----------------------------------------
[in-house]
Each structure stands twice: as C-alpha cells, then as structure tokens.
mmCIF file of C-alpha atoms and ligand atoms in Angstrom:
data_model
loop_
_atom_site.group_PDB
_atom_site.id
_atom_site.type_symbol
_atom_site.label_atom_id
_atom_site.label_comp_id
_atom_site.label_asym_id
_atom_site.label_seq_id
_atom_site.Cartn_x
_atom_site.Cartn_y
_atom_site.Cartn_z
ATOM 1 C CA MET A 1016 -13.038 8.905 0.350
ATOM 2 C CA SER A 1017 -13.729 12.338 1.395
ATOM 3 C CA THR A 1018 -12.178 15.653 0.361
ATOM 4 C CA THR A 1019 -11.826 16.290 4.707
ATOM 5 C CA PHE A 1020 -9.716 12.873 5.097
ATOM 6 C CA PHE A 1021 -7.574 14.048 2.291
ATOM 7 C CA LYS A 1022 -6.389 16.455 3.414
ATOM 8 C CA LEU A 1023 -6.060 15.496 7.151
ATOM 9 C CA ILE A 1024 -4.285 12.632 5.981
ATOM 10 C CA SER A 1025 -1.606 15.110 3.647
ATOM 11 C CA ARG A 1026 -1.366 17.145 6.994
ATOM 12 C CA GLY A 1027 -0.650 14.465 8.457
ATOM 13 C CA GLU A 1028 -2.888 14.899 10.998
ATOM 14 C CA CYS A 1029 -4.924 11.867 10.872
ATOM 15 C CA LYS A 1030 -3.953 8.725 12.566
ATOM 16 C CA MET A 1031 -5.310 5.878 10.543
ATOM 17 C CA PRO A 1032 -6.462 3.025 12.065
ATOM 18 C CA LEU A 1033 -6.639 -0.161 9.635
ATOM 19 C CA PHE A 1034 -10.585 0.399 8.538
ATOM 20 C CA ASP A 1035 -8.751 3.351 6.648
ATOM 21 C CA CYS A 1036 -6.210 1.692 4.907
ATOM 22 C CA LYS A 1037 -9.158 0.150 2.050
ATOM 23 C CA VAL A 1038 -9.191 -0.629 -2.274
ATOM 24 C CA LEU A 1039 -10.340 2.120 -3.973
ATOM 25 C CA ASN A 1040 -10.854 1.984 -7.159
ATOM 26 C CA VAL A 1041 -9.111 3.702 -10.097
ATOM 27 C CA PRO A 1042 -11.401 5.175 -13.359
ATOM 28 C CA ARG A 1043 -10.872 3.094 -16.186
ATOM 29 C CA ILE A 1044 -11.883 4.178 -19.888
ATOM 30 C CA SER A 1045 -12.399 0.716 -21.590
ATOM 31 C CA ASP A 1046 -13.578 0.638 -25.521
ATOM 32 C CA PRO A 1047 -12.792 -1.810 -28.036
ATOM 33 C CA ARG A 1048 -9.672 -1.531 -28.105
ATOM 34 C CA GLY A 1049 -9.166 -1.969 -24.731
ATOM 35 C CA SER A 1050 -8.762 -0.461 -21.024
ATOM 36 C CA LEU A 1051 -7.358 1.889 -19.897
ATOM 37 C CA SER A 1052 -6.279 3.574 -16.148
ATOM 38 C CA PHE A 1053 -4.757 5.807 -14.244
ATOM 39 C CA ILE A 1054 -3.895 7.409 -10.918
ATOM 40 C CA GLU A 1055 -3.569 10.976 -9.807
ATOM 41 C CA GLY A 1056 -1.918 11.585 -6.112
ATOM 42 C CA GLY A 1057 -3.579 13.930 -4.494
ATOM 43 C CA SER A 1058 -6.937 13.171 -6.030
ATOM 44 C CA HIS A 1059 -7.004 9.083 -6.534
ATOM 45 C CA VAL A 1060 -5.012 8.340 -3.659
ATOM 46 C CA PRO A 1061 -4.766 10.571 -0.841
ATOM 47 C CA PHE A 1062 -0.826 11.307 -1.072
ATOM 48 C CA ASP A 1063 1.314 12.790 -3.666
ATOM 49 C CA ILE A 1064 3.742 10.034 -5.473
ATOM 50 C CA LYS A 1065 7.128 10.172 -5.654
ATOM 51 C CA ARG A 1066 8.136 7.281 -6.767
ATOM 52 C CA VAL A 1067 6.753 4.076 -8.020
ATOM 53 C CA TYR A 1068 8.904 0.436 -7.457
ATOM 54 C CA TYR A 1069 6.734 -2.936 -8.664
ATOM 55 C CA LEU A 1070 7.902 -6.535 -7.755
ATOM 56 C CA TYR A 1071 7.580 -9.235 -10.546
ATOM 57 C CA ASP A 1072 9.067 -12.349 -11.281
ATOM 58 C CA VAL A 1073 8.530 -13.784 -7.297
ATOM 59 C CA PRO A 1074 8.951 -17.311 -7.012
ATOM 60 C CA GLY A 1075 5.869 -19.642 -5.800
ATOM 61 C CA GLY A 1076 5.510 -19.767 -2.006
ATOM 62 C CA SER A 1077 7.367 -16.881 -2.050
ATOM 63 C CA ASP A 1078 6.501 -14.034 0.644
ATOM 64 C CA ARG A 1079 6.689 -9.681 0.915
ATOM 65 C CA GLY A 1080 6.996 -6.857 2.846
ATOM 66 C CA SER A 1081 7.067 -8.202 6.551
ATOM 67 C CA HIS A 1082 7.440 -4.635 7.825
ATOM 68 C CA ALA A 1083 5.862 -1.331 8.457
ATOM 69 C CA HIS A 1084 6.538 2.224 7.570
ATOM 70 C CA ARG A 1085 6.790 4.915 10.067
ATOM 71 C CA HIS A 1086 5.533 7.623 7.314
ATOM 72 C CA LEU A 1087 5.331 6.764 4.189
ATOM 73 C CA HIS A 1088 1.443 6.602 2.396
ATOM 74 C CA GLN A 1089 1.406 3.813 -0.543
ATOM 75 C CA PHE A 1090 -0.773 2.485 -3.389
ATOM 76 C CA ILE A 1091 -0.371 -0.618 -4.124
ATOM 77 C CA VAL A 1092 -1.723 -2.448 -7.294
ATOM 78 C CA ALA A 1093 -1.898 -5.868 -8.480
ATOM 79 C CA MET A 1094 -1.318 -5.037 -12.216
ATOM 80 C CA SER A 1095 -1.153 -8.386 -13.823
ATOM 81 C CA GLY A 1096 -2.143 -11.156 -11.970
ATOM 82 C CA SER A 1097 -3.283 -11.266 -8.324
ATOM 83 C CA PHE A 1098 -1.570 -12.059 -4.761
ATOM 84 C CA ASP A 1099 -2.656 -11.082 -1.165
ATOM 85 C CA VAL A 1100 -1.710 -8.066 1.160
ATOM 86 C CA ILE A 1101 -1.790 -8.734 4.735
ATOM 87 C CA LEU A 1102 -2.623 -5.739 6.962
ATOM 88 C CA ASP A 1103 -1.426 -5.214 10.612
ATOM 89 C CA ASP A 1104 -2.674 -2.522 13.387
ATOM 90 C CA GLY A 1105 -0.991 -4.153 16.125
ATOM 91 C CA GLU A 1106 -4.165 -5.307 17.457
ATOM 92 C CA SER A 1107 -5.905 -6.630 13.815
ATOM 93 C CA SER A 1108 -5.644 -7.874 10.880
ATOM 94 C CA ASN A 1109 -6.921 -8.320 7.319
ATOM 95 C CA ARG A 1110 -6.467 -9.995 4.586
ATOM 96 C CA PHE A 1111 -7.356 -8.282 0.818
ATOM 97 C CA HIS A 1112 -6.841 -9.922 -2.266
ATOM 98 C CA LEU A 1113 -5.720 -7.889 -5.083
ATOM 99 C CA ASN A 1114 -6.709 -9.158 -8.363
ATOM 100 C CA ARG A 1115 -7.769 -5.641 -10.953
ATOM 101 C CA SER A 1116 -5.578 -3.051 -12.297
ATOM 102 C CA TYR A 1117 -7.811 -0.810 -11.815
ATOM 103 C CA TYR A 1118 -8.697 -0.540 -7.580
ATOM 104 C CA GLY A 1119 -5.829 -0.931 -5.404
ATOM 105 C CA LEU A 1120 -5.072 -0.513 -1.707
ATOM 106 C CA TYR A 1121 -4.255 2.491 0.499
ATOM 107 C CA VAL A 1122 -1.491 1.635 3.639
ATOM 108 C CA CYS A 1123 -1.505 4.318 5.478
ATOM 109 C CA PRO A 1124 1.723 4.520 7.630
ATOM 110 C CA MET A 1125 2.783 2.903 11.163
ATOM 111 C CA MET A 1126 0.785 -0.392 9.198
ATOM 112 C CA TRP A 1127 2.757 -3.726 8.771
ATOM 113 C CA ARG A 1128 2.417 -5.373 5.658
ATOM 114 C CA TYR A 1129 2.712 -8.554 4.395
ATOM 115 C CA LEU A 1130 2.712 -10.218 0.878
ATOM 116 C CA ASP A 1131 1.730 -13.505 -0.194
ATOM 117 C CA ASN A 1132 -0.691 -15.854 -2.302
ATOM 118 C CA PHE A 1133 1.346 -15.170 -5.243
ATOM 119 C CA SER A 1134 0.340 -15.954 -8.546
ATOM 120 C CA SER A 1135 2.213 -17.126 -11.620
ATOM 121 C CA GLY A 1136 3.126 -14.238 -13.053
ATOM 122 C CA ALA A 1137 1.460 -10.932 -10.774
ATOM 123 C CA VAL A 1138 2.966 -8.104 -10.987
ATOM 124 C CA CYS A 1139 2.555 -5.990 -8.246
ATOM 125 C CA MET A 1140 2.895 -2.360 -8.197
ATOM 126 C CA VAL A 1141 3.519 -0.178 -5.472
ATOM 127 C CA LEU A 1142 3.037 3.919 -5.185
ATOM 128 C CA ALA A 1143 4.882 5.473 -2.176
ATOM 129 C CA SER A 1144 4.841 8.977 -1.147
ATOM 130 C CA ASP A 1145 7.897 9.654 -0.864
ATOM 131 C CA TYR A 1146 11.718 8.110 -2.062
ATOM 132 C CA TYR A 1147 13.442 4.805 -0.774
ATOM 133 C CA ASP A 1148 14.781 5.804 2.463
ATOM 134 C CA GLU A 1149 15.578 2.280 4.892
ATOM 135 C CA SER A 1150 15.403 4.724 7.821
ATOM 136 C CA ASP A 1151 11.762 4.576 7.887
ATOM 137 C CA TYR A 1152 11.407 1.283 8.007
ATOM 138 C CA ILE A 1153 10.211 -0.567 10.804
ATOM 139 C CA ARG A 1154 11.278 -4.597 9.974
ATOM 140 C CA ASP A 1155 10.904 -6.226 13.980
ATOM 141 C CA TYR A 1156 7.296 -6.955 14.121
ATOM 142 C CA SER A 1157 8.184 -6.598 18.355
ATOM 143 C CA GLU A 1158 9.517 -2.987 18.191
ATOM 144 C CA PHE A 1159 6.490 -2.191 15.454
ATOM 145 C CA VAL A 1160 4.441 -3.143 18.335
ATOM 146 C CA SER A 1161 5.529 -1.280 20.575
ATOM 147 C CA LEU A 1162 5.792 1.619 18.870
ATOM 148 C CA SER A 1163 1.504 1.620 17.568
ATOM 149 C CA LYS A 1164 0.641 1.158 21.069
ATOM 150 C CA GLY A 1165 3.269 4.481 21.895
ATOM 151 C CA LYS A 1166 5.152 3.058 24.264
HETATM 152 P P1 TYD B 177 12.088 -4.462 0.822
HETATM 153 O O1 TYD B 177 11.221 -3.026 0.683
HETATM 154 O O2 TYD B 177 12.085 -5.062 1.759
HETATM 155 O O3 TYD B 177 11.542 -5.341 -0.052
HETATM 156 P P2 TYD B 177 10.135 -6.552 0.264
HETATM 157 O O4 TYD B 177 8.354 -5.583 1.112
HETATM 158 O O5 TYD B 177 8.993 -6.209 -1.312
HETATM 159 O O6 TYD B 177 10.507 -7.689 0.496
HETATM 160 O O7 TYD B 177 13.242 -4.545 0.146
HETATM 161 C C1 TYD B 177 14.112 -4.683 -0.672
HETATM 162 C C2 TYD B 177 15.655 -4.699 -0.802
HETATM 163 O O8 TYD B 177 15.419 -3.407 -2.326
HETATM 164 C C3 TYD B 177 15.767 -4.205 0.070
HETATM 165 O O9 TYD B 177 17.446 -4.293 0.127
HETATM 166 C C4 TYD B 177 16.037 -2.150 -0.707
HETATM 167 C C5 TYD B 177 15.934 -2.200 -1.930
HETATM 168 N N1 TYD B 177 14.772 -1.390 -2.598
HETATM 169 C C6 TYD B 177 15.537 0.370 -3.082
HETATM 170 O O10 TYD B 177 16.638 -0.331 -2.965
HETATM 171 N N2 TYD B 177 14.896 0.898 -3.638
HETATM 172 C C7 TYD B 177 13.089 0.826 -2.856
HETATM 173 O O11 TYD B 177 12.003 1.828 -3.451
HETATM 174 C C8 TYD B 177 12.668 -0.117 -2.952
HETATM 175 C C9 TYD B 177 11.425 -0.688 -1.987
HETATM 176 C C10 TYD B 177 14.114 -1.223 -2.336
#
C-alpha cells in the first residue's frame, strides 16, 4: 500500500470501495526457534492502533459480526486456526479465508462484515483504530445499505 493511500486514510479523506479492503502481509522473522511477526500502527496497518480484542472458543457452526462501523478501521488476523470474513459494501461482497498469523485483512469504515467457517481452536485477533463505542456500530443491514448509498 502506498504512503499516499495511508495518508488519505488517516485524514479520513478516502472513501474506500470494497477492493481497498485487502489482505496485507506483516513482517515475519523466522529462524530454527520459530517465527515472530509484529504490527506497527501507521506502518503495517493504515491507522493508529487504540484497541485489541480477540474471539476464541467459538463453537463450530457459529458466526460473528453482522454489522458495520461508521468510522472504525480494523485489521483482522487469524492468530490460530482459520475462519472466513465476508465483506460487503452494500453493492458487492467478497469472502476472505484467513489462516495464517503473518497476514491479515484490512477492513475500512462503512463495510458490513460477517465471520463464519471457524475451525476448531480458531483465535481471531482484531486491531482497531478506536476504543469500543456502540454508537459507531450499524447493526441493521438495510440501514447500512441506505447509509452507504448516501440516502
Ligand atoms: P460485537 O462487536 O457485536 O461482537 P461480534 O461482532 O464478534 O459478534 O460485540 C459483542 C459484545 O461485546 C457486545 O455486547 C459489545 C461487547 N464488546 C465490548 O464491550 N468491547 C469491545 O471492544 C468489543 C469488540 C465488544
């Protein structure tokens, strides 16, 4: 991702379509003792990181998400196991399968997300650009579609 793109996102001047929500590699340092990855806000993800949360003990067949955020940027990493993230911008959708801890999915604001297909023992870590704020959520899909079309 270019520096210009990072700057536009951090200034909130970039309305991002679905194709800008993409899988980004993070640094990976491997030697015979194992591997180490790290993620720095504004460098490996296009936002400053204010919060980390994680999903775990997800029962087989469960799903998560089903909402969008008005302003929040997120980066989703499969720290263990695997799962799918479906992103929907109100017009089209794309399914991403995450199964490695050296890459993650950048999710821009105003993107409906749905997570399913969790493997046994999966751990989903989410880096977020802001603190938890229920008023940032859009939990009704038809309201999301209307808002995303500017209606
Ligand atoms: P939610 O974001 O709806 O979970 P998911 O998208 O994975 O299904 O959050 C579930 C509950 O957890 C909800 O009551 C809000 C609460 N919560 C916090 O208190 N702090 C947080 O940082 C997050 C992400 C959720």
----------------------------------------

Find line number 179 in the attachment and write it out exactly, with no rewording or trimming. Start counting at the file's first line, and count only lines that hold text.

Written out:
HETATM 164 C C3 TYD B 177 15.767 -4.205 0.070